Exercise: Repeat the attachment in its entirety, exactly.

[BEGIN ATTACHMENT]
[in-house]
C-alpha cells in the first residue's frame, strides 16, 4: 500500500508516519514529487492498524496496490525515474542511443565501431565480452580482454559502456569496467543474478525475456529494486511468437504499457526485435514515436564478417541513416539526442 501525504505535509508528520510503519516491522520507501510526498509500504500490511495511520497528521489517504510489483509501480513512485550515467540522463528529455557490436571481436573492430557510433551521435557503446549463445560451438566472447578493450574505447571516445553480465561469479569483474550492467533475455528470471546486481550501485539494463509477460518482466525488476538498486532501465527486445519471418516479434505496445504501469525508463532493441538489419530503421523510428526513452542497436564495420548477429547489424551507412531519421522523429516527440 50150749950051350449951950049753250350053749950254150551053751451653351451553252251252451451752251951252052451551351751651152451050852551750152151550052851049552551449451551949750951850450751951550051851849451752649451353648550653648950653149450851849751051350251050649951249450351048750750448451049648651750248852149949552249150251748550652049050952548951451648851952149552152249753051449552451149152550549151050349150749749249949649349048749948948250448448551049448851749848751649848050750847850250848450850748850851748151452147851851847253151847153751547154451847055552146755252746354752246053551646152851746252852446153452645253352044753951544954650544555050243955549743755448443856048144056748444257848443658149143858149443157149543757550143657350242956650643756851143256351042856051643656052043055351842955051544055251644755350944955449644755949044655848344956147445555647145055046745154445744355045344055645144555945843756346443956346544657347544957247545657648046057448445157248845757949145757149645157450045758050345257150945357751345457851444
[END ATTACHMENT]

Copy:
[in-house]
C-alpha cells in the first residue's frame, strides 16, 4: 500500500508516519514529487492498524496496490525515474542511443565501431565480452580482454559502456569496467543474478525475456529494486511468437504499457526485435514515436564478417541513416539526442 501525504505535509508528520510503519516491522520507501510526498509500504500490511495511520497528521489517504510489483509501480513512485550515467540522463528529455557490436571481436573492430557510433551521435557503446549463445560451438566472447578493450574505447571516445553480465561469479569483474550492467533475455528470471546486481550501485539494463509477460518482466525488476538498486532501465527486445519471418516479434505496445504501469525508463532493441538489419530503421523510428526513452542497436564495420548477429547489424551507412531519421522523429516527440 50150749950051350449951950049753250350053749950254150551053751451653351451553252251252451451752251951252052451551351751651152451050852551750152151550052851049552551449451551949750951850450751951550051851849451752649451353648550653648950653149450851849751051350251050649951249450351048750750448451049648651750248852149949552249150251748550652049050952548951451648851952149552152249753051449552451149152550549151050349150749749249949649349048749948948250448448551049448851749848751649848050750847850250848450850748850851748151452147851851847253151847153751547154451847055552146755252746354752246053551646152851746252852446153452645253352044753951544954650544555050243955549743755448443856048144056748444257848443658149143858149443157149543757550143657350242956650643756851143256351042856051643656052043055351842955051544055251644755350944955449644755949044655848344956147445555647145055046745154445744355045344055645144555945843756346443956346544657347544957247545657648046057448445157248845757949145757149645157450045758050345257150945357751345457851444